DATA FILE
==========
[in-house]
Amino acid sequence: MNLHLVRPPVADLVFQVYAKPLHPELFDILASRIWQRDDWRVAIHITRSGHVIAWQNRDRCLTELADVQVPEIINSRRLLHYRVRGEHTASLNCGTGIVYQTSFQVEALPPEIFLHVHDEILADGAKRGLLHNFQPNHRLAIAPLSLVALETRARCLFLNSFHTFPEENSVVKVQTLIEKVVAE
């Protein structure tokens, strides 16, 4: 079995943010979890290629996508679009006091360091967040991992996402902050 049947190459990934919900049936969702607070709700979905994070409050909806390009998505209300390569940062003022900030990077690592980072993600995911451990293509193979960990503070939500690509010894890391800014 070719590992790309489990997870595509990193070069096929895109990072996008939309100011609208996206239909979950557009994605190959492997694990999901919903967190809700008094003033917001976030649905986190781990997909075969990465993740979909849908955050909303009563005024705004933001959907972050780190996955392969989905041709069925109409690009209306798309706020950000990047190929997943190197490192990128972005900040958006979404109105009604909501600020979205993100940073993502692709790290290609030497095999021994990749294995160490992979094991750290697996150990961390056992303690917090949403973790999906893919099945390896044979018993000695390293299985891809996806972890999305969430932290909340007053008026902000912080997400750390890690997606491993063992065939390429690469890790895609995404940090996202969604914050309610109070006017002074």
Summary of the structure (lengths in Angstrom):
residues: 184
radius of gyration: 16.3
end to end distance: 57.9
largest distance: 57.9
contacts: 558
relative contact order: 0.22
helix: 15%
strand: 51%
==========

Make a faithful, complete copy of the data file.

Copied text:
[in-house]
Amino acid sequence: MNLHLVRPPVADLVFQVYAKPLHPELFDILASRIWQRDDWRVAIHITRSGHVIAWQNRDRCLTELADVQVPEIINSRRLLHYRVRGEHTASLNCGTGIVYQTSFQVEALPPEIFLHVHDEILADGAKRGLLHNFQPNHRLAIAPLSLVALETRARCLFLNSFHTFPEENSVVKVQTLIEKVVAE
């Protein structure tokens, strides 16, 4: 079995943010979890290629996508679009006091360091967040991992996402902050 049947190459990934919900049936969702607070709700979905994070409050909806390009998505209300390569940062003022900030990077690592980072993600995911451990293509193979960990503070939500690509010894890391800014 070719590992790309489990997870595509990193070069096929895109990072996008939309100011609208996206239909979950557009994605190959492997694990999901919903967190809700008094003033917001976030649905986190781990997909075969990465993740979909849908955050909303009563005024705004933001959907972050780190996955392969989905041709069925109409690009209306798309706020950000990047190929997943190197490192990128972005900040958006979404109105009604909501600020979205993100940073993502692709790290290609030497095999021994990749294995160490992979094991750290697996150990961390056992303690917090949403973790999906893919099945390896044979018993000695390293299985891809996806972890999305969430932290909340007053008026902000912080997400750390890690997606491993063992065939390429690469890790895609995404940090996202969604914050309610109070006017002074």
Summary of the structure (lengths in Angstrom):
residues: 184
radius of gyration: 16.3
end to end distance: 57.9
largest distance: 57.9
contacts: 558
relative contact order: 0.22
helix: 15%
strand: 51%